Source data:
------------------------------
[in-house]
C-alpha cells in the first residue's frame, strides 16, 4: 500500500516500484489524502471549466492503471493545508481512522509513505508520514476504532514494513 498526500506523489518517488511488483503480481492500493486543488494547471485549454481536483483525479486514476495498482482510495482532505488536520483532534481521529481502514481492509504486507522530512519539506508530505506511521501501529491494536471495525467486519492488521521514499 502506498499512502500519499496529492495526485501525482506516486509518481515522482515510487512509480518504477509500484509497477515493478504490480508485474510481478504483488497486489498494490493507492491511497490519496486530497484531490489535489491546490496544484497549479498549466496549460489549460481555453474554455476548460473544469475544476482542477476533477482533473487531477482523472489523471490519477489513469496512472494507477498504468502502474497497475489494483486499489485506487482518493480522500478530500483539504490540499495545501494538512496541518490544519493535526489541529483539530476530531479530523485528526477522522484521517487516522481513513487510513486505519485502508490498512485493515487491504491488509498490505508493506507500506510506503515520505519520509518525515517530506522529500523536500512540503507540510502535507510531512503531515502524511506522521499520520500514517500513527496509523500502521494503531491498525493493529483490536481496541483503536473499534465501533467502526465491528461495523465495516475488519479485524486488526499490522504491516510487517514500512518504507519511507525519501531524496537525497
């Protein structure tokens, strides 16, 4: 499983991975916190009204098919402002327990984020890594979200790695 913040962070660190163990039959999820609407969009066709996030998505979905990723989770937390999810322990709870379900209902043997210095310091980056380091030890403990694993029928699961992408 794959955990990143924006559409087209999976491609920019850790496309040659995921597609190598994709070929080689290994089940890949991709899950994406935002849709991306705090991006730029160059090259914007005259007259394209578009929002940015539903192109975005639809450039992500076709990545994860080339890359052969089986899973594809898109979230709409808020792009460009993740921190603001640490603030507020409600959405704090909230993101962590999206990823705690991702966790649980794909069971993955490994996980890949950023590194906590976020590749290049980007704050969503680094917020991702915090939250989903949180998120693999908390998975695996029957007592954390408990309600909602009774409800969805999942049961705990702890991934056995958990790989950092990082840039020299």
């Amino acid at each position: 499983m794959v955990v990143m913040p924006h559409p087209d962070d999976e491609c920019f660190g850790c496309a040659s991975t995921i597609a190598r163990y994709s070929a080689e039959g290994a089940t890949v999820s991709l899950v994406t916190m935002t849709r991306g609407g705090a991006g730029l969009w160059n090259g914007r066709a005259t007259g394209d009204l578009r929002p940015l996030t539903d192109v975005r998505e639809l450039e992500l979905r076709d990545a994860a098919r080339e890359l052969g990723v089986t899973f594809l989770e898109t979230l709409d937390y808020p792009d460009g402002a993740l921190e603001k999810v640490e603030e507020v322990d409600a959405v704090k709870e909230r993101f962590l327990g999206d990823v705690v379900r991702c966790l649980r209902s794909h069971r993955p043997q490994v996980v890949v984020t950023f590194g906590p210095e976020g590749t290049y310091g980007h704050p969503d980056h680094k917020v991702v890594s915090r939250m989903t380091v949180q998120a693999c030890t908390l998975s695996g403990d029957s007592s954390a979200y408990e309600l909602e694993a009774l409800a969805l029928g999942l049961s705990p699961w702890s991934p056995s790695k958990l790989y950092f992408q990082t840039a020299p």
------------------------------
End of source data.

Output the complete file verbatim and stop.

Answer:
[in-house]
C-alpha cells in the first residue's frame, strides 16, 4: 500500500516500484489524502471549466492503471493545508481512522509513505508520514476504532514494513 498526500506523489518517488511488483503480481492500493486543488494547471485549454481536483483525479486514476495498482482510495482532505488536520483532534481521529481502514481492509504486507522530512519539506508530505506511521501501529491494536471495525467486519492488521521514499 502506498499512502500519499496529492495526485501525482506516486509518481515522482515510487512509480518504477509500484509497477515493478504490480508485474510481478504483488497486489498494490493507492491511497490519496486530497484531490489535489491546490496544484497549479498549466496549460489549460481555453474554455476548460473544469475544476482542477476533477482533473487531477482523472489523471490519477489513469496512472494507477498504468502502474497497475489494483486499489485506487482518493480522500478530500483539504490540499495545501494538512496541518490544519493535526489541529483539530476530531479530523485528526477522522484521517487516522481513513487510513486505519485502508490498512485493515487491504491488509498490505508493506507500506510506503515520505519520509518525515517530506522529500523536500512540503507540510502535507510531512503531515502524511506522521499520520500514517500513527496509523500502521494503531491498525493493529483490536481496541483503536473499534465501533467502526465491528461495523465495516475488519479485524486488526499490522504491516510487517514500512518504507519511507525519501531524496537525497
């Protein structure tokens, strides 16, 4: 499983991975916190009204098919402002327990984020890594979200790695 913040962070660190163990039959999820609407969009066709996030998505979905990723989770937390999810322990709870379900209902043997210095310091980056380091030890403990694993029928699961992408 794959955990990143924006559409087209999976491609920019850790496309040659995921597609190598994709070929080689290994089940890949991709899950994406935002849709991306705090991006730029160059090259914007005259007259394209578009929002940015539903192109975005639809450039992500076709990545994860080339890359052969089986899973594809898109979230709409808020792009460009993740921190603001640490603030507020409600959405704090909230993101962590999206990823705690991702966790649980794909069971993955490994996980890949950023590194906590976020590749290049980007704050969503680094917020991702915090939250989903949180998120693999908390998975695996029957007592954390408990309600909602009774409800969805999942049961705990702890991934056995958990790989950092990082840039020299």
């Amino acid at each position: 499983m794959v955990v990143m913040p924006h559409p087209d962070d999976e491609c920019f660190g850790c496309a040659s991975t995921i597609a190598r163990y994709s070929a080689e039959g290994a089940t890949v999820s991709l899950v994406t916190m935002t849709r991306g609407g705090a991006g730029l969009w160059n090259g914007r066709a005259t007259g394209d009204l578009r929002p940015l996030t539903d192109v975005r998505e639809l450039e992500l979905r076709d990545a994860a098919r080339e890359l052969g990723v089986t899973f594809l989770e898109t979230l709409d937390y808020p792009d460009g402002a993740l921190e603001k999810v640490e603030e507020v322990d409600a959405v704090k709870e909230r993101f962590l327990g999206d990823v705690v379900r991702c966790l649980r209902s794909h069971r993955p043997q490994v996980v890949v984020t950023f590194g906590p210095e976020g590749t290049y310091g980007h704050p969503d980056h680094k917020v991702v890594s915090r939250m989903t380091v949180q998120a693999c030890t908390l998975s695996g403990d029957s007592s954390a979200y408990e309600l909602e694993a009774l409800a969805l029928g999942l049961s705990p699961w702890s991934p056995s790695k958990l790989y950092f992408q990082t840039a020299p």